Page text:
One floated idea was setting up official service centers across the District, complete with kiosks where users can access the exchange. Those could also be placed in other public places, too, like libraries. The city will secure federal grants to pay for training of ‘navigators’ and ‘assisters’, many of whom will be volunteers at community organizations, who will learn all the details of the ACA and develop their own strategies to get that information to their distinct constituents.

Danielle Davis, the communications director at neighboring Maryland’s health exchange, came to share how her state is handling some of the same issues. They include: drafting template materials for navigators in English and Spanish, crafting a social media outreach plan and coordinating launch events across the state closer to the exchange’s opening. One attendee also offered the idea of ‘peer educators’, normal people who live alongside Washington’s uninsured and volunteer to distribute information to their friends and neighbors.

That was the most prevalent theme as the summit wore on. Fair or not, the uninsured are more likely to be low-income and less educated. They might not be web savvy or might have concerns about online privacy. So they're going to need a helping hand in finding the exchange and understanding it once they’re get there. Those people are probably going to trust their neighbor or their doctor or their church brethren more than a government official or an impersonal advertisement on the television or radio. Just one example: Hispanic Washingtonians are more likely to digest information about the exchange if it comes from one of the many cultural groups or associations that they already know.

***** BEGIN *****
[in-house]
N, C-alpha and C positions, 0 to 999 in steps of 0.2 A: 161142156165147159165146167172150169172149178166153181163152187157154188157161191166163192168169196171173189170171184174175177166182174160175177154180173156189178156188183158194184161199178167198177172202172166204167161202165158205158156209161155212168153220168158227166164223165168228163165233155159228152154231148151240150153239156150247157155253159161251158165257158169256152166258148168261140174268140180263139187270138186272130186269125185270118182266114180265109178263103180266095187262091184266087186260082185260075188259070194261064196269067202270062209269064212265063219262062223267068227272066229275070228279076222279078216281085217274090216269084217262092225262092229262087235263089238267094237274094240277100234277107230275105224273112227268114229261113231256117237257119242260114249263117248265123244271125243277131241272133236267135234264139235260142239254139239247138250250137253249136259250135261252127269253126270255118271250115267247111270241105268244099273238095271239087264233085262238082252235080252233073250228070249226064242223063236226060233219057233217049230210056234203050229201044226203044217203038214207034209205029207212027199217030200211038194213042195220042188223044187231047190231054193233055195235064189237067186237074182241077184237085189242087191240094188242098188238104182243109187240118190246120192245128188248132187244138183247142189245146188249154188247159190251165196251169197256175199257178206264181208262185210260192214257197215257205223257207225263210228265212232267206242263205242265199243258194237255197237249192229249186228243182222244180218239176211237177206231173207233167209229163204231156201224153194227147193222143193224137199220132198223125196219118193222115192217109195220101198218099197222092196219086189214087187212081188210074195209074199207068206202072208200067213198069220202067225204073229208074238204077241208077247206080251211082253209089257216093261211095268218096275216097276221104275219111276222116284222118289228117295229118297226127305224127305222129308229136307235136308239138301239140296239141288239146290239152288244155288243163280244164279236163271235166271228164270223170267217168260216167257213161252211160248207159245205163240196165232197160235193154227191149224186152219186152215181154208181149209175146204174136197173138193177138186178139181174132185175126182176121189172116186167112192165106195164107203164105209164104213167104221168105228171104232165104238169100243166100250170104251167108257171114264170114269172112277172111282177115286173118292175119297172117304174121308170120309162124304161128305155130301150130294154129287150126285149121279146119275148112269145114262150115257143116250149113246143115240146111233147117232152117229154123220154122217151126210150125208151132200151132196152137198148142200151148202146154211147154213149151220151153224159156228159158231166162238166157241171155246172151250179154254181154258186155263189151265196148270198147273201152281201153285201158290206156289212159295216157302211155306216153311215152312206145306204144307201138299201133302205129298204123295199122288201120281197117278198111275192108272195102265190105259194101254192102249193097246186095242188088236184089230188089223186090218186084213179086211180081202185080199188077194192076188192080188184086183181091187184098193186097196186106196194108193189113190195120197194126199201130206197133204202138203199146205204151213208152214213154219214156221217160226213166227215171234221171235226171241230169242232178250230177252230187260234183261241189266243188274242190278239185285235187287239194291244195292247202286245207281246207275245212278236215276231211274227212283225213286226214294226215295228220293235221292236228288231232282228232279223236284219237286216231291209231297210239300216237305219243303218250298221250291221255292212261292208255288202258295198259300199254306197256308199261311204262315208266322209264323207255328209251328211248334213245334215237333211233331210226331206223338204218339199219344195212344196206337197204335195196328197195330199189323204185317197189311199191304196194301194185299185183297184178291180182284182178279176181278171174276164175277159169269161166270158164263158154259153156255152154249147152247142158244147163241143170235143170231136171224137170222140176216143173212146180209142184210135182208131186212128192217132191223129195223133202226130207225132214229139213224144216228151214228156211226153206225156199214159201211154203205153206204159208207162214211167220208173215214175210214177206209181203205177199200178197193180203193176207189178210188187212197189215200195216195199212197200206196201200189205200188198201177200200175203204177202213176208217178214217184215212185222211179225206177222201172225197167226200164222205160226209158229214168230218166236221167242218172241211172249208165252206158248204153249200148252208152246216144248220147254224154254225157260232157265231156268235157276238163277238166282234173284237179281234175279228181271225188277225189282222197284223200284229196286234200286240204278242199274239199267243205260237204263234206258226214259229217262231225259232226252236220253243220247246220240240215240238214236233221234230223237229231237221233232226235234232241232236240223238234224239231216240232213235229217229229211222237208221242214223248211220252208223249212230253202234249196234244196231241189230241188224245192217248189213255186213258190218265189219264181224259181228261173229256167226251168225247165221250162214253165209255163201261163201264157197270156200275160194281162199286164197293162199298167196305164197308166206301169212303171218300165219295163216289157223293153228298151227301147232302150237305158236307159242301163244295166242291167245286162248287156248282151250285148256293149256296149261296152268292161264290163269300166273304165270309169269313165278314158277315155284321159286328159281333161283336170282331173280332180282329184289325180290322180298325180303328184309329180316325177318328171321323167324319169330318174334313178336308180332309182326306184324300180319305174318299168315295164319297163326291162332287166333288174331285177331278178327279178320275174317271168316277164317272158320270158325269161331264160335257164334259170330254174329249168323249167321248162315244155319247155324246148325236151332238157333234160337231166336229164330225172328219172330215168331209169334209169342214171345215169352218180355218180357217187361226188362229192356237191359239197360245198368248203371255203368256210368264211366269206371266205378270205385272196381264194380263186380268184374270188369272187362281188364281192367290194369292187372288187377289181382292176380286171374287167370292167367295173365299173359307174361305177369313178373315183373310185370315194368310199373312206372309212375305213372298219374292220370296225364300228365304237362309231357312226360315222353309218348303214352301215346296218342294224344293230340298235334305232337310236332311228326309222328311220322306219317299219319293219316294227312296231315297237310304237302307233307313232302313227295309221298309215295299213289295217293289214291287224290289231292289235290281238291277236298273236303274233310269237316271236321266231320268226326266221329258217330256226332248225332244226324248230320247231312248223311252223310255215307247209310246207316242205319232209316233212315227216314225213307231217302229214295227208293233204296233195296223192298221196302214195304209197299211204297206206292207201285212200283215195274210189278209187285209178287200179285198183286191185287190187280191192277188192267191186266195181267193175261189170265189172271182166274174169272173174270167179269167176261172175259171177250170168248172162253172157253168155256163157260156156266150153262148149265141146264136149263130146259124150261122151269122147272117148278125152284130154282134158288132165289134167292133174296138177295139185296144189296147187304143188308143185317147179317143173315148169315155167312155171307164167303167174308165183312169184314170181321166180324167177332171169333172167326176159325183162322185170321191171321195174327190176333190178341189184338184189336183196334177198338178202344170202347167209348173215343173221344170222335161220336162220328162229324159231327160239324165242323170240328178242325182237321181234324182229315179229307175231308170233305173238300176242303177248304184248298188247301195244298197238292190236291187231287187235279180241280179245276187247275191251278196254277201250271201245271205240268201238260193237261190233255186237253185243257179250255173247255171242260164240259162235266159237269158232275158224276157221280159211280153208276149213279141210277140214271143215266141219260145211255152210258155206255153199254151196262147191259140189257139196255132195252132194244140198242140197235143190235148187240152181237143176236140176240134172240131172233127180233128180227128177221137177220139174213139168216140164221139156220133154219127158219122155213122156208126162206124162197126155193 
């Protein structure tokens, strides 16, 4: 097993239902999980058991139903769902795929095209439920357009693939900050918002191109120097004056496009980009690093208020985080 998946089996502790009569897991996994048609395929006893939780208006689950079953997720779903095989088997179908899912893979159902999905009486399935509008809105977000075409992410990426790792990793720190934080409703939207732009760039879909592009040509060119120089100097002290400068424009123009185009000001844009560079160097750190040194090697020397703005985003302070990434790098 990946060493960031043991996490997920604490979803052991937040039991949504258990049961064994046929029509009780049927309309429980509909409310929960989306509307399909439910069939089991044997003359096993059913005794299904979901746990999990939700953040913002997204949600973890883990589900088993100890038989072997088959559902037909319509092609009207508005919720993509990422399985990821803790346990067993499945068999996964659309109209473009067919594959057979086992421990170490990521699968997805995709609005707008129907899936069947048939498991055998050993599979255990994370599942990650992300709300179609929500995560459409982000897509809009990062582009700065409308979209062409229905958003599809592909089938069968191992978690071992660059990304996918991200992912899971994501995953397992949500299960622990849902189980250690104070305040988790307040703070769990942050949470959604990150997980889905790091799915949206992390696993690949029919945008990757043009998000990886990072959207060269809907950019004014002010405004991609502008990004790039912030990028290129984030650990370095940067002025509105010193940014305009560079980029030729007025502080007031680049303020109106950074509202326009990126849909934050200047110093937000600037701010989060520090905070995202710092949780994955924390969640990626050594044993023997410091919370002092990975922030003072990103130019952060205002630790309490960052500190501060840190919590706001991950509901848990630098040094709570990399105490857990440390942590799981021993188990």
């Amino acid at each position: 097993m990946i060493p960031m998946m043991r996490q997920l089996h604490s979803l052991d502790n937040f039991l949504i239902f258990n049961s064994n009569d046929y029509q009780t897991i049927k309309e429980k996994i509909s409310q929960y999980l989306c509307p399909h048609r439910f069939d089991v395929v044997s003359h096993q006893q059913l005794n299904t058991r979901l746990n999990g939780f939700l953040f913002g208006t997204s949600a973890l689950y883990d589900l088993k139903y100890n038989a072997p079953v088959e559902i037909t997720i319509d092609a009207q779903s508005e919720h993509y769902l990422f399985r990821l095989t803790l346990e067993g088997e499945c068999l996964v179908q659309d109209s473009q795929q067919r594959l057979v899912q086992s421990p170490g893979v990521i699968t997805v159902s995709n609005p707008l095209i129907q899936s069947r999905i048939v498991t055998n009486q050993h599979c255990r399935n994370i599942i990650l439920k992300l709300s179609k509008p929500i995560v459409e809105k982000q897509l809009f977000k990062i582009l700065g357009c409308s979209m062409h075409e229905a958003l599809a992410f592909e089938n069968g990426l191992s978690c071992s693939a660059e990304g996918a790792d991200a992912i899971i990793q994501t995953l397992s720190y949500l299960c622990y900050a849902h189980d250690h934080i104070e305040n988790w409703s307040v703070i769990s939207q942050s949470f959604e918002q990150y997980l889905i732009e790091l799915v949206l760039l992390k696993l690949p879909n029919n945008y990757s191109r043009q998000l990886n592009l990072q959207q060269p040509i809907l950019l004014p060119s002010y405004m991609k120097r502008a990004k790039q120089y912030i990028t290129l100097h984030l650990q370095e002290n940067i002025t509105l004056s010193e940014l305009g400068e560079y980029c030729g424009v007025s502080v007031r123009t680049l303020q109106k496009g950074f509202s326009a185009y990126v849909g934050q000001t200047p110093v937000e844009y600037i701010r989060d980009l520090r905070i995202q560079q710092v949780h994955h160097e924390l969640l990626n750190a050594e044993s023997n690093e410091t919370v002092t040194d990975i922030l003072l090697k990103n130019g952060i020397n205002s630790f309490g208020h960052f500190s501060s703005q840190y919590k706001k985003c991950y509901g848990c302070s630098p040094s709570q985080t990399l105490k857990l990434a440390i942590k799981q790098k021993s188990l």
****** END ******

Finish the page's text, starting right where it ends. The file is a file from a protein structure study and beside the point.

Doctors should be asking their patients if they need insurance. Clergy should be asking their parishioners the same thing. Help thy neighbor. That’s the principle that will be driving the District’s communications strategy going forward.

“We can't depend on them to come to us. We've got to go to them,” said Richard Sorian, a former HHS official who assisting the exchange with its outreach. “We need trusted voices, people who work in their community and live alongside them.”